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© Ugur Akinci
Just like in life, positioning is important in writing as well.
Place the wrong modifier in the wrong spot, and the meaning of your whole sentence changes and you end up creating the wrong impression for no good reason at all.
Sometimes even professional writers writing for important publications fall into this trap.
Here is a sentence published in The Seattle Times, the winner of a 2012 Pulitzer Prize, on August 23, 2012:
“Microsoft, which has used its solid, boldfaced, italicized logo since 1987, is expected to unveil its new, more colorful logo Thursday at the Boston opening of the 23rd Microsoft store.”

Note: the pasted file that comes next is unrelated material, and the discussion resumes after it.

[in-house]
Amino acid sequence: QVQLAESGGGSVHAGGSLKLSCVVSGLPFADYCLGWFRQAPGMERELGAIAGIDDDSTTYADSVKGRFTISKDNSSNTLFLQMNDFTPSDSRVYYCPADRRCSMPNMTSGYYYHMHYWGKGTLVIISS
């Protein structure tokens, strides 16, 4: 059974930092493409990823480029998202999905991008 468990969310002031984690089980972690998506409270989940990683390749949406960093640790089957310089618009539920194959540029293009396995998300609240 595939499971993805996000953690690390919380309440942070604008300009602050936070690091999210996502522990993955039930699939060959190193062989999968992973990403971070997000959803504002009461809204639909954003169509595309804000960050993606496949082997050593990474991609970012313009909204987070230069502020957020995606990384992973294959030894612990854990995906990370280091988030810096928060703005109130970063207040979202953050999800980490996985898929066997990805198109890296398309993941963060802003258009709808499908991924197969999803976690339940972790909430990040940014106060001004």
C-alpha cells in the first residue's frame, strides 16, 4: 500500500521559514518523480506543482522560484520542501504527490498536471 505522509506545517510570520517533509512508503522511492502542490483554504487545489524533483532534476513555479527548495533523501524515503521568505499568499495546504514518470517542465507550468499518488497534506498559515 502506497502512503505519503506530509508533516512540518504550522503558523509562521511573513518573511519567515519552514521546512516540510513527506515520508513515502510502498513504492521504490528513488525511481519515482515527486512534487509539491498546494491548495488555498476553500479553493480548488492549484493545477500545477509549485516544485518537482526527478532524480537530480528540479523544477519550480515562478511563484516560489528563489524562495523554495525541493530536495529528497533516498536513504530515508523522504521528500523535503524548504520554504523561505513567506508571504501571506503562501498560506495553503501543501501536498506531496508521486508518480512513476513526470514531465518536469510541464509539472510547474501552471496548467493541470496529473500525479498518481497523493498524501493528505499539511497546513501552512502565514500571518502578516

This sentence is correct if Microsoft had only 22 stores so far and they were opening their 23rd store in Boston.
But I doubt it.
Assuming that Microsoft had opened more than 22 stores in the past (in USA? in the world?), I’m assuming the writer is actually talking about the 23rd store IN Boston.
If that is the case, the corrected sentence should read:
“Microsoft, which has used its solid, boldfaced, italicized logo since 1987, is expected to unveil its new, more colorful logo Thursday at the opening of its 23rd Microsoft store in Boston.”
Here the phrase “in Boston” modifies the compound noun “23rd Microsoft store.” That’s why it should come AFTER the noun and not before it. Placing it before is a case of “misplaced modifier” that you should strive to avoid in your own writing.